Enter the executive CDO

Depending on the business strategy, the CDO can have a wide-ranging impact, whether that’s helping to improve marketing, optimizing supply chain operations, or streamlining business processes to reduce costs.

“The benefits are really dependent on the individual business,” Vesset said. “I’m hard-pressed to come up with a situation where data doesn’t drive decision-making.”

Beyond meeting specific business objectives, there are operational ways CDOs can and should deliver enterprise value. Among them:

Breaking down silos. This is critical to enabling the organization to effectively leverage data across the business to improve business processes.

“Whether it’s fraud detection, credit scoring, or supply chain visibility,  to make better decisions in these areas you need complete data,” Vesset said.

Information silos not only create downstream challenges for optimal decision-making, they are a drag on worker productivity.

“People spend 60% to 80% of their time trying to find data and dealing with data-quality issues to get it ready for analysis,” Vesset said. “It’s a huge productivity loss when you are spending a substantial amount of time recreating data assets that exist somewhere else in the organization because you simply lack internal visibility. That’s money left on the table.”

Promoting data democratization and data literacy. According to Laney, 40% of companies hoard data or share it begrudgingly, and only 18% consider data as an enterprise asset. Moreover, while most organizations follow strict asset-management disciplines to manage financial, physical, or even human capital assets, they don’t apply the same structures or rigor to managing data assets.

Under a CDO’s stewardship, that dynamic can change. Laney’s study shows that organizations with executive chief data officers are three times more likely to share data freely among individuals and departments than those without the position.

An executive CDO is more likely to codify the policies, procedures, and cultural shifts necessary to democratize data and promote data literacy compared to organizations with a CIO or director-level manager in charge of data assets, Laney said.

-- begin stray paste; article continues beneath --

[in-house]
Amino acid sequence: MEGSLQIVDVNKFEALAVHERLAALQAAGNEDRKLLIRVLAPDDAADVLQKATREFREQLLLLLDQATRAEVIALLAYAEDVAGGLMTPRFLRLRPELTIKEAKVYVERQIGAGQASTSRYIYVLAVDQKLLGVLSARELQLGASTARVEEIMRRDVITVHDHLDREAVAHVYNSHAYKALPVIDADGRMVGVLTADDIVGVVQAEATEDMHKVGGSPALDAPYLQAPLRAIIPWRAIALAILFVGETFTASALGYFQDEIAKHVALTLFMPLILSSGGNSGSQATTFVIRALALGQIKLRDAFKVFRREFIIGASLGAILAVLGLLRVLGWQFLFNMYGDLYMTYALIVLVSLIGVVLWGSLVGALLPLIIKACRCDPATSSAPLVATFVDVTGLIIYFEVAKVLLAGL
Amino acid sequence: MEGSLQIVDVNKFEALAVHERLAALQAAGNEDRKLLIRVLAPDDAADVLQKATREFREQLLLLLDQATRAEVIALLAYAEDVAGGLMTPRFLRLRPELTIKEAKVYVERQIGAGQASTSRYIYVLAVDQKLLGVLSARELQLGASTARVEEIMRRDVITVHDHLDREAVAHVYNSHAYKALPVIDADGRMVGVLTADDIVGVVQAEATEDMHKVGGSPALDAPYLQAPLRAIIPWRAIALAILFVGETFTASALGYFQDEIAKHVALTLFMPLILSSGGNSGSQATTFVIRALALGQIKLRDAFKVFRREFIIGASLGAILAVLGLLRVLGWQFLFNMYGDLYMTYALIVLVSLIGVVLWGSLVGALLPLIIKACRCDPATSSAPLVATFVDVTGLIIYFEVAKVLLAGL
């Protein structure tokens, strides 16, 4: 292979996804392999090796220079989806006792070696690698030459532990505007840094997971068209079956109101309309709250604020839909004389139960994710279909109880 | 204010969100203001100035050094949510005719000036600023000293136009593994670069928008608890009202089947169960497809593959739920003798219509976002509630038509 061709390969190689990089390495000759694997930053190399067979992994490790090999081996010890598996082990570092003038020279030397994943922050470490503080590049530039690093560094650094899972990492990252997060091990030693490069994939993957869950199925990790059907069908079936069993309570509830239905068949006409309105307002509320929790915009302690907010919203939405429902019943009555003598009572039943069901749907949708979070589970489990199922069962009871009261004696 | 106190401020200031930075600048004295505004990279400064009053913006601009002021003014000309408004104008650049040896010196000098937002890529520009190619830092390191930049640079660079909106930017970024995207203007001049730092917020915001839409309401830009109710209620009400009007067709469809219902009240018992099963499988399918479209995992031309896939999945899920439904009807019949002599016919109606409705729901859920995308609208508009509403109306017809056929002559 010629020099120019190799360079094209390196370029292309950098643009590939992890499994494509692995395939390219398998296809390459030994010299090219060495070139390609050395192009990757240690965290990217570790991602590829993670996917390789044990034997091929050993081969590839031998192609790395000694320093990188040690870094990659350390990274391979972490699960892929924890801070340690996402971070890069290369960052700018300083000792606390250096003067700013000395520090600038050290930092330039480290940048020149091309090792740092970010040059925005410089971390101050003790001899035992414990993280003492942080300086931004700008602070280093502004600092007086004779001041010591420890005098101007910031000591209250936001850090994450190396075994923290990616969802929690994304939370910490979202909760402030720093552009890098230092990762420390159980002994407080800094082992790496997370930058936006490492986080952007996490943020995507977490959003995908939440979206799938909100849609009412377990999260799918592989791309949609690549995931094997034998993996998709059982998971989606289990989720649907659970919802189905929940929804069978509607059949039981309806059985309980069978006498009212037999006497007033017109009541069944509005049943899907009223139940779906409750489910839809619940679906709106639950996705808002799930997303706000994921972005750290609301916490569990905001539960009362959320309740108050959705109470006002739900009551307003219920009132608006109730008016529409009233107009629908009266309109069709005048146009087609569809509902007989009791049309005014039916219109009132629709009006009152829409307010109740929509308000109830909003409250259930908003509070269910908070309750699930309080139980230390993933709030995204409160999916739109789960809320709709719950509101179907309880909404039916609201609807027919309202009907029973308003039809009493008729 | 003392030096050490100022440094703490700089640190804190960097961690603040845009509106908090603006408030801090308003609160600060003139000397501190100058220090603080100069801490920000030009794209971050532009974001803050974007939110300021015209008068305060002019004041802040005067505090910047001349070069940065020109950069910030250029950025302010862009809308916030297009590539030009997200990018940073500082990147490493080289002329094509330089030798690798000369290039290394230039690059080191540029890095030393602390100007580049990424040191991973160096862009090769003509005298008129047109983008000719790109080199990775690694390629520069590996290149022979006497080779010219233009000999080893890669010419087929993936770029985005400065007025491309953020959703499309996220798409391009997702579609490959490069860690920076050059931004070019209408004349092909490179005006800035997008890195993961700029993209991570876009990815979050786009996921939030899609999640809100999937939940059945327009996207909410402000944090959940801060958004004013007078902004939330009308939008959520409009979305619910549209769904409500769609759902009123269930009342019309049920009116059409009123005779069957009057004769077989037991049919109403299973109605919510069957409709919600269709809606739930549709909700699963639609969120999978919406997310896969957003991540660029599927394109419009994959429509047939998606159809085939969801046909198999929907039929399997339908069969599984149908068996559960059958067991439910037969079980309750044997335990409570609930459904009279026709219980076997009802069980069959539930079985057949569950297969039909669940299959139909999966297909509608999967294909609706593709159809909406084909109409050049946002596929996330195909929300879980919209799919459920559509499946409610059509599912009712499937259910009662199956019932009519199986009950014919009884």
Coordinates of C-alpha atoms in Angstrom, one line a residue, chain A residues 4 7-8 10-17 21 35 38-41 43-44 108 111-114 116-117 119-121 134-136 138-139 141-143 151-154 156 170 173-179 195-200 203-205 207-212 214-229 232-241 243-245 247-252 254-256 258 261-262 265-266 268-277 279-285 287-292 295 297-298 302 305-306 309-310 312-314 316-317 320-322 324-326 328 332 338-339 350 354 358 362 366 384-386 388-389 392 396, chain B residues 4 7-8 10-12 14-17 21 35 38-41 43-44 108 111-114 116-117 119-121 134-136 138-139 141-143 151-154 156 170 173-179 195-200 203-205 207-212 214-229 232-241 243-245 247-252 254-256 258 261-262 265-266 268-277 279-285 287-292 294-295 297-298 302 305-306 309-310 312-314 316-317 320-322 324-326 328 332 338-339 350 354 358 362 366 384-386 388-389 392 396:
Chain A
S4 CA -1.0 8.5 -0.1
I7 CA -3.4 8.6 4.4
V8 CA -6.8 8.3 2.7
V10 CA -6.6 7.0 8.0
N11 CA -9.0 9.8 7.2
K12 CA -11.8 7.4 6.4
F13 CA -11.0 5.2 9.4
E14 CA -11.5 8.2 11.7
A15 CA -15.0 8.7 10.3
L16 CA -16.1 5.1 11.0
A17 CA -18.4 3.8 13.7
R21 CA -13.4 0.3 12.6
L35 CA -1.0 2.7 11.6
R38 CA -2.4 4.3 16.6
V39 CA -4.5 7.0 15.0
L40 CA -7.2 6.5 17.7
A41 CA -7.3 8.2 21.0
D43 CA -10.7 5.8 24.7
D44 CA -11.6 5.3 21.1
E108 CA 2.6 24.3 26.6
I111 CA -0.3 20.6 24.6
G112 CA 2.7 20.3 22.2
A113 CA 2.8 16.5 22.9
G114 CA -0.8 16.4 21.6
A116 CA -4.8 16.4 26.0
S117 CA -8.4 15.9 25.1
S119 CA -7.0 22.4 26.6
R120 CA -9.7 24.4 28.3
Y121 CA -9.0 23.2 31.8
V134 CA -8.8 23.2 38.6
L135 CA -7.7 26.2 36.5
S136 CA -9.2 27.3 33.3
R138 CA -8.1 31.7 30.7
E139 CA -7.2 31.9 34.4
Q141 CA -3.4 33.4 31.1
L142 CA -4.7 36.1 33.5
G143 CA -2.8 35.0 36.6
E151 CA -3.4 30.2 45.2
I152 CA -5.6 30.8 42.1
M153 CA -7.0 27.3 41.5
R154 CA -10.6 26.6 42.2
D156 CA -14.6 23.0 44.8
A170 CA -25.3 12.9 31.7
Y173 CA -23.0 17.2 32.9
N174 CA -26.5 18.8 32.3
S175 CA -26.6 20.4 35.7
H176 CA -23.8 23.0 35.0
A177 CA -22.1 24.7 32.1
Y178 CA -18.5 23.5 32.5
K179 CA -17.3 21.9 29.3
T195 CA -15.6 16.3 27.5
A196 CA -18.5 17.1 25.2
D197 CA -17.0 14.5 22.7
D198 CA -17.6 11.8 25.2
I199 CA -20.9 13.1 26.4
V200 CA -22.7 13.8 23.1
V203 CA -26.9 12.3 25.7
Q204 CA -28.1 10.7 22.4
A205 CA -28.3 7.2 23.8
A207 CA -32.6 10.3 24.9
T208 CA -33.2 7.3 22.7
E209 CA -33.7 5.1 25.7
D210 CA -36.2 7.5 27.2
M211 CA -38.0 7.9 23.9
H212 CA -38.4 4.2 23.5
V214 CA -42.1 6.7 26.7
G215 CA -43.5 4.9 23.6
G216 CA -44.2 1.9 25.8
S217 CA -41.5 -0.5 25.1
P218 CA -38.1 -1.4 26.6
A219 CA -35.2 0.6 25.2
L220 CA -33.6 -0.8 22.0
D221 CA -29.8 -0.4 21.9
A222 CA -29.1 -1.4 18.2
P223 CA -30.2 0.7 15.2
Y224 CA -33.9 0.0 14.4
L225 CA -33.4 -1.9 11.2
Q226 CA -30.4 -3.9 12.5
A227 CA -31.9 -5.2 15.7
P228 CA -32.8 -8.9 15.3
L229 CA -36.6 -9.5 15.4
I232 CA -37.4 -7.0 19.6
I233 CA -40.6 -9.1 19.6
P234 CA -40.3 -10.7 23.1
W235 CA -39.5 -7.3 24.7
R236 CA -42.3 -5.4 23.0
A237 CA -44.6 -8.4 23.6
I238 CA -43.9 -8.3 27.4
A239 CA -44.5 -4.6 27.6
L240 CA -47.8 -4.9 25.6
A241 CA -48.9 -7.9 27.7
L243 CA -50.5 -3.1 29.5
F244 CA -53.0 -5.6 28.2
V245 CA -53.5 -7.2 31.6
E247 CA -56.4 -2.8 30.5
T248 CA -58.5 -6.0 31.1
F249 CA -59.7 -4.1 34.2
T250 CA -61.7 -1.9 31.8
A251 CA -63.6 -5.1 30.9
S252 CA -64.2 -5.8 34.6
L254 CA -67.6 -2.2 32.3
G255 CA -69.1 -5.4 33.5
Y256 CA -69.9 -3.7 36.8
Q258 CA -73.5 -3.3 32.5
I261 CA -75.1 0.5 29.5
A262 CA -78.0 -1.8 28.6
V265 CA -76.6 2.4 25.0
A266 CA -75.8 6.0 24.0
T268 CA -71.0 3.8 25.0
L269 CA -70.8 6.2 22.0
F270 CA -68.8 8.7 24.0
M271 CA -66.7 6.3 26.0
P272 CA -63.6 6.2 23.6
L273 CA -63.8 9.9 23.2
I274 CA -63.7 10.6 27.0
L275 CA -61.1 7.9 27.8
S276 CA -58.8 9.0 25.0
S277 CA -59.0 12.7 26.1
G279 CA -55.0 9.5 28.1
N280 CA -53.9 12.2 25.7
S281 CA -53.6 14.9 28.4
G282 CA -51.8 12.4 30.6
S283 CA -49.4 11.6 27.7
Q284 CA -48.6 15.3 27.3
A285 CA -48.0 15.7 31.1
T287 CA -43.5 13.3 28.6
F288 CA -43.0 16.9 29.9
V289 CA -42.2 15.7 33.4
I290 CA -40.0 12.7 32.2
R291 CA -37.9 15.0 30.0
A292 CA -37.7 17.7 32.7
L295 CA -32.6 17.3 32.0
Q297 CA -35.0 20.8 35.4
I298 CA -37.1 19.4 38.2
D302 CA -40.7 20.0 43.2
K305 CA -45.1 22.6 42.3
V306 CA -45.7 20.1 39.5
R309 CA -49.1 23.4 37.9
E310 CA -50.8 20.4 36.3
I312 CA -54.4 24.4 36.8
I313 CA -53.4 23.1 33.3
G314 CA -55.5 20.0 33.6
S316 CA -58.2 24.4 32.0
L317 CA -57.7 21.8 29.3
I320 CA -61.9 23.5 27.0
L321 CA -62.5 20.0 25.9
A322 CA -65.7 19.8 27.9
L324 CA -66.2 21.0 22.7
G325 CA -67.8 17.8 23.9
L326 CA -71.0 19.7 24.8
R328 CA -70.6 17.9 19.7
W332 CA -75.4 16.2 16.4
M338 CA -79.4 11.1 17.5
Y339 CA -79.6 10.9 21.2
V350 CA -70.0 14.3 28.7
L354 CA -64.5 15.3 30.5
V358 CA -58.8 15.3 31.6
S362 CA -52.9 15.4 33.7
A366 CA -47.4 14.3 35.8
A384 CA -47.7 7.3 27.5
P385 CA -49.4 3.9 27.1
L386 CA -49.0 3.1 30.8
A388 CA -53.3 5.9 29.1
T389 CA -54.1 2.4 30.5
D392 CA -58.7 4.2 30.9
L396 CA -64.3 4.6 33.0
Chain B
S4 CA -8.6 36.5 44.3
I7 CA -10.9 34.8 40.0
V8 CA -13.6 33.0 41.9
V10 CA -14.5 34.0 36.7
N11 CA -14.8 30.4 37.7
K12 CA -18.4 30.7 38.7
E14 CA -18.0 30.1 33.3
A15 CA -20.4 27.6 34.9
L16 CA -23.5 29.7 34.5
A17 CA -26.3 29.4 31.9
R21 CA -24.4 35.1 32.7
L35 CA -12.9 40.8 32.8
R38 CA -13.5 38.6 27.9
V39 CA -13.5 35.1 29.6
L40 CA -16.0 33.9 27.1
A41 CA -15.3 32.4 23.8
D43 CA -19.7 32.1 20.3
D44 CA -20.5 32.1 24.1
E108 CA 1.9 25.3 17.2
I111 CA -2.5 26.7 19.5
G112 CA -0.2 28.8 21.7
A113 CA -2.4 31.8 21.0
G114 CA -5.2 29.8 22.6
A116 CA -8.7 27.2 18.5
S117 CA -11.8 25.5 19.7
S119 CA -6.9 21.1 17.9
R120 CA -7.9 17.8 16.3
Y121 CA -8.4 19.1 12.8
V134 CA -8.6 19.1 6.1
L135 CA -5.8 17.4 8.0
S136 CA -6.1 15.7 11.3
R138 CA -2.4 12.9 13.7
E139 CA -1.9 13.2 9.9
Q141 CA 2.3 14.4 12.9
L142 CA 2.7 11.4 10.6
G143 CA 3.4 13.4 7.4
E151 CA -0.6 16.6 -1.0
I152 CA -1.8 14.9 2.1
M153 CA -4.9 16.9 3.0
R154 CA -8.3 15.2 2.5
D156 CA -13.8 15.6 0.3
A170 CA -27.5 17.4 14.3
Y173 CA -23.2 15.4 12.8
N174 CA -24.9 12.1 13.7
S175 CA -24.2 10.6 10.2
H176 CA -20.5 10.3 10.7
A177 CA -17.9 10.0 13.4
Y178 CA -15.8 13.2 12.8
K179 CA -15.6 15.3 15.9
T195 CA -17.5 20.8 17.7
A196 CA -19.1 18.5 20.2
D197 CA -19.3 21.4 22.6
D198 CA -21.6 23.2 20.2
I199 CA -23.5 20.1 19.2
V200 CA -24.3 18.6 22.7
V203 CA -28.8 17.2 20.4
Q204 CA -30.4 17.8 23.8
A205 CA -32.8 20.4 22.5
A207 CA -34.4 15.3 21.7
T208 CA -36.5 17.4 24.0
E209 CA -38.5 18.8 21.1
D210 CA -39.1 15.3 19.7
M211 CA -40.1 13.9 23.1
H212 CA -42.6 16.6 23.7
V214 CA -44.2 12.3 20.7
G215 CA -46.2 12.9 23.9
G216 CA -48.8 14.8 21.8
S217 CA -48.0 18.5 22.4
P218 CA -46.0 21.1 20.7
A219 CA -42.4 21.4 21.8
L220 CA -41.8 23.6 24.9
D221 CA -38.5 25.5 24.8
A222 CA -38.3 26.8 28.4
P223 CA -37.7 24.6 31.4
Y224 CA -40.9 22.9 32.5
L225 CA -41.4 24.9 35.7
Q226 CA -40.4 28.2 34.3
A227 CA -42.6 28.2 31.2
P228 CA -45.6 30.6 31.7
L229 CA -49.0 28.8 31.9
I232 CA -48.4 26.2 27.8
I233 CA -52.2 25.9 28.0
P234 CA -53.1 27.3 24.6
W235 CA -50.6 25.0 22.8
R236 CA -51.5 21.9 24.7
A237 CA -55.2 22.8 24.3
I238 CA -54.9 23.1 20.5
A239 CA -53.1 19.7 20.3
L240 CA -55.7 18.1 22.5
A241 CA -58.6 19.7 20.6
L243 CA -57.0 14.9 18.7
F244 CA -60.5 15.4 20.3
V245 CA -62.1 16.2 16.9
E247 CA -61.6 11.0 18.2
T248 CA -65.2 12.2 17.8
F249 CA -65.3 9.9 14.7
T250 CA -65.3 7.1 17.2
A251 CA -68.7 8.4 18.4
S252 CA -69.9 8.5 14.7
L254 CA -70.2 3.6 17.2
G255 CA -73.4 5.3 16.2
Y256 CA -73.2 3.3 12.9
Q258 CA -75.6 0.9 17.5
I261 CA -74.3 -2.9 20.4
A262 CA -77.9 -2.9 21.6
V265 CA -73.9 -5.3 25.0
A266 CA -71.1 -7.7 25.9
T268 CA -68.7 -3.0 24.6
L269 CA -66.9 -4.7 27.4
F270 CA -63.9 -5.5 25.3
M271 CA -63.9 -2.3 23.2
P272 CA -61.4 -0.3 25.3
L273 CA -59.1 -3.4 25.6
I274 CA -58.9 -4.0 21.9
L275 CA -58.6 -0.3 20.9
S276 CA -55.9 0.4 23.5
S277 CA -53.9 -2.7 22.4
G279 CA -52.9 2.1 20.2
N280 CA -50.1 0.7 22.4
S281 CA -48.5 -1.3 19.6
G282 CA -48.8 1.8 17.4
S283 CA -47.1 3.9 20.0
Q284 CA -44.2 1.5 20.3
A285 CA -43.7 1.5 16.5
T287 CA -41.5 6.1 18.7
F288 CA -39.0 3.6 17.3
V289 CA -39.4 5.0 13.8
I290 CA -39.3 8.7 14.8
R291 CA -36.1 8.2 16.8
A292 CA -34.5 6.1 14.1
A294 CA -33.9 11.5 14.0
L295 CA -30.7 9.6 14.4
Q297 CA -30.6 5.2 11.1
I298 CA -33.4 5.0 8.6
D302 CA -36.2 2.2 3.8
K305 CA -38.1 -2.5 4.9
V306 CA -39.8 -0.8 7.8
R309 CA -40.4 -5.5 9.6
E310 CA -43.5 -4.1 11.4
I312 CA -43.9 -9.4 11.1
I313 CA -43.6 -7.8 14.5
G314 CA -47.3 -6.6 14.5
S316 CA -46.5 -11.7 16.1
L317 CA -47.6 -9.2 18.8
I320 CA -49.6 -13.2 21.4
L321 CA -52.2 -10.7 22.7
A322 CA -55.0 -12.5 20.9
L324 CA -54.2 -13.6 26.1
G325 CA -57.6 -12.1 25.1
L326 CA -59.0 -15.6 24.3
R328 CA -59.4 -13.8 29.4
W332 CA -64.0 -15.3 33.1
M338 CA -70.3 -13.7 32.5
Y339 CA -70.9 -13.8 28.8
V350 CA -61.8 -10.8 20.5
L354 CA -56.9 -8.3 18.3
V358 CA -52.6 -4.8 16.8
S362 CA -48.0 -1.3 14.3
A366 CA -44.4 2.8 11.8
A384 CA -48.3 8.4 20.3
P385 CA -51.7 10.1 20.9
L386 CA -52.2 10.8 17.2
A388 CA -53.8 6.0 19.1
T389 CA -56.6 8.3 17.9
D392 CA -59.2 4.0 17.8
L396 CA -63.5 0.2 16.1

Monetizing data. Based on Laney’s data, about 10% of organizations license their data to others or exchange data for goods or services. But CDOs, particularly those with revenue responsibility, are incented to innovate ways to monetize data, either offering it as a product or generating measurable economic benefit in other ways.

Laney said organizations with an executive CDO are seven times more likely to generate cash by sharing or selling data externally and are three times more likely to generate other forms of commercial data by sharing their data assets with external players.

Supporting new products and services. Lead by the CDO, data initiatives can inform new product directions and provide insights on how to evolve existing offerings to meet the demands of the marketplace.

That is how Shea views her role at Symcor. As the chief executive responsible for data, Shea isn’t expected to come up with all the ideas to leverage data assets — functional business owners in marketing, sales, and other departments shoulder much of that task.

Rather, her job is to envision the new operating models that are necessary to support that leveraging of data as an asset and to manage the associated risks.

“I help design and frame products so they’re successful in the marketplace to reflect the expectations of regulators, clients, and individuals,” Shea said.

“The risk of inadequate or mismanagement of data assets … exposes us to loss of value, trust, or reputation,” Shea said. “I’m all about identifying the things that need to be in place from a data governance perspective that are tied to the delivery of the product.”

Shea said the definition of a chief data officer’s responsibilities might be different at another company, one with more of a focus on data analytics, for example.

“The CDO role needs to be defined by the objectives and priorities of the company in order to be successful,” Shea said.

A keen understanding of business strategy and an ability to connect data to core business objectives is critical, as is proficiency in softer leadership skills, particularly in the areas of change management and communications.

“Being able to communicate things that are intangible helps to garner trust from executive management,” Shea said. “You have to be able to speak the language of business and understand the use cases the business is trying to drive forward. Executive management is more likely to invest in these initiatives when you have a full understanding of the ‘what’ and they understand the ‘why.’”

For more info Tracy Mayor Senior Associate Director, Editorial (617) 253-0065